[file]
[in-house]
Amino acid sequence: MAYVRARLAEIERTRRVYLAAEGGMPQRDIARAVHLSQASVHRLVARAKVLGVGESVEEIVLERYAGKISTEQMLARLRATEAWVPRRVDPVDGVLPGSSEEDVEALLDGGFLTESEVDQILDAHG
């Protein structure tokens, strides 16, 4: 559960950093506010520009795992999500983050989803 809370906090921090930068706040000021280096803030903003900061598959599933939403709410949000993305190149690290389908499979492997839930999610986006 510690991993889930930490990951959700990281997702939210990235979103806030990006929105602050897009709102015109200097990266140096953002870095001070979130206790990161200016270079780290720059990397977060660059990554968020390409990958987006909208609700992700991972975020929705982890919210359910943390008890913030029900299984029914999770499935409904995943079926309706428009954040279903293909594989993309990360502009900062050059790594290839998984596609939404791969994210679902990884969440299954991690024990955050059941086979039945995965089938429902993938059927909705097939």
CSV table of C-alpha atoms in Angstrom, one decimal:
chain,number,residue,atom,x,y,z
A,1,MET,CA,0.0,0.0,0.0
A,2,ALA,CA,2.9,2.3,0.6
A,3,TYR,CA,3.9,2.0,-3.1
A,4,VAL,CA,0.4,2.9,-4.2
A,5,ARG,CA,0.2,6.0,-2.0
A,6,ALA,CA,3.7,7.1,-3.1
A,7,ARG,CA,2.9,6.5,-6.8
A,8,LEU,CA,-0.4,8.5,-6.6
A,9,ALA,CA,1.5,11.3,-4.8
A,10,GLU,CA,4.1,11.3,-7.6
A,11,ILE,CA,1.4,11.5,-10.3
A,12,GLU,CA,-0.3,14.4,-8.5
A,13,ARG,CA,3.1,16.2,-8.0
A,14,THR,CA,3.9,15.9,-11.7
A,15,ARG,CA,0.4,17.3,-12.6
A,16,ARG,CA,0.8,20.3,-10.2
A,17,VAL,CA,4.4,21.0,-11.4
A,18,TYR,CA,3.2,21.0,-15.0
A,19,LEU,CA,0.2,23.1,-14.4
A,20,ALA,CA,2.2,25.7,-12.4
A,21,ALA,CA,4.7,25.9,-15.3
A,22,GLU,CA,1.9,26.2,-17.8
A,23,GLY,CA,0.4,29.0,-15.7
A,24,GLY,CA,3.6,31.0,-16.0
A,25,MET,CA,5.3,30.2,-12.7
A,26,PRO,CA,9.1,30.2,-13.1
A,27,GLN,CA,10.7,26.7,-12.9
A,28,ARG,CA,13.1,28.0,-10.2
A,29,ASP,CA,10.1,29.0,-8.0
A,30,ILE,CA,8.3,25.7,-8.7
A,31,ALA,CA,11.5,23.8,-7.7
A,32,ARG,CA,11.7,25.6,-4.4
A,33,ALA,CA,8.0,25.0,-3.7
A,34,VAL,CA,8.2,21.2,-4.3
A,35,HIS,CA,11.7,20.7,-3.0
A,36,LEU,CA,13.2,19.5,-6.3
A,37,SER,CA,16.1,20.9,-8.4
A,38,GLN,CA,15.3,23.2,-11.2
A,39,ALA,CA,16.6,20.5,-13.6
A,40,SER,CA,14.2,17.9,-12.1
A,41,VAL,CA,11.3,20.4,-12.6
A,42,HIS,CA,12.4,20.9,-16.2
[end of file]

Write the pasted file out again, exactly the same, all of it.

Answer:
[in-house]
Amino acid sequence: MAYVRARLAEIERTRRVYLAAEGGMPQRDIARAVHLSQASVHRLVARAKVLGVGESVEEIVLERYAGKISTEQMLARLRATEAWVPRRVDPVDGVLPGSSEEDVEALLDGGFLTESEVDQILDAHG
């Protein structure tokens, strides 16, 4: 559960950093506010520009795992999500983050989803 809370906090921090930068706040000021280096803030903003900061598959599933939403709410949000993305190149690290389908499979492997839930999610986006 510690991993889930930490990951959700990281997702939210990235979103806030990006929105602050897009709102015109200097990266140096953002870095001070979130206790990161200016270079780290720059990397977060660059990554968020390409990958987006909208609700992700991972975020929705982890919210359910943390008890913030029900299984029914999770499935409904995943079926309706428009954040279903293909594989993309990360502009900062050059790594290839998984596609939404791969994210679902990884969440299954991690024990955050059941086979039945995965089938429902993938059927909705097939």
CSV table of C-alpha atoms in Angstrom, one decimal:
chain,number,residue,atom,x,y,z
A,1,MET,CA,0.0,0.0,0.0
A,2,ALA,CA,2.9,2.3,0.6
A,3,TYR,CA,3.9,2.0,-3.1
A,4,VAL,CA,0.4,2.9,-4.2
A,5,ARG,CA,0.2,6.0,-2.0
A,6,ALA,CA,3.7,7.1,-3.1
A,7,ARG,CA,2.9,6.5,-6.8
A,8,LEU,CA,-0.4,8.5,-6.6
A,9,ALA,CA,1.5,11.3,-4.8
A,10,GLU,CA,4.1,11.3,-7.6
A,11,ILE,CA,1.4,11.5,-10.3
A,12,GLU,CA,-0.3,14.4,-8.5
A,13,ARG,CA,3.1,16.2,-8.0
A,14,THR,CA,3.9,15.9,-11.7
A,15,ARG,CA,0.4,17.3,-12.6
A,16,ARG,CA,0.8,20.3,-10.2
A,17,VAL,CA,4.4,21.0,-11.4
A,18,TYR,CA,3.2,21.0,-15.0
A,19,LEU,CA,0.2,23.1,-14.4
A,20,ALA,CA,2.2,25.7,-12.4
A,21,ALA,CA,4.7,25.9,-15.3
A,22,GLU,CA,1.9,26.2,-17.8
A,23,GLY,CA,0.4,29.0,-15.7
A,24,GLY,CA,3.6,31.0,-16.0
A,25,MET,CA,5.3,30.2,-12.7
A,26,PRO,CA,9.1,30.2,-13.1
A,27,GLN,CA,10.7,26.7,-12.9
A,28,ARG,CA,13.1,28.0,-10.2
A,29,ASP,CA,10.1,29.0,-8.0
A,30,ILE,CA,8.3,25.7,-8.7
A,31,ALA,CA,11.5,23.8,-7.7
A,32,ARG,CA,11.7,25.6,-4.4
A,33,ALA,CA,8.0,25.0,-3.7
A,34,VAL,CA,8.2,21.2,-4.3
A,35,HIS,CA,11.7,20.7,-3.0
A,36,LEU,CA,13.2,19.5,-6.3
A,37,SER,CA,16.1,20.9,-8.4
A,38,GLN,CA,15.3,23.2,-11.2
A,39,ALA,CA,16.6,20.5,-13.6
A,40,SER,CA,14.2,17.9,-12.1
A,41,VAL,CA,11.3,20.4,-12.6
A,42,HIS,CA,12.4,20.9,-16.2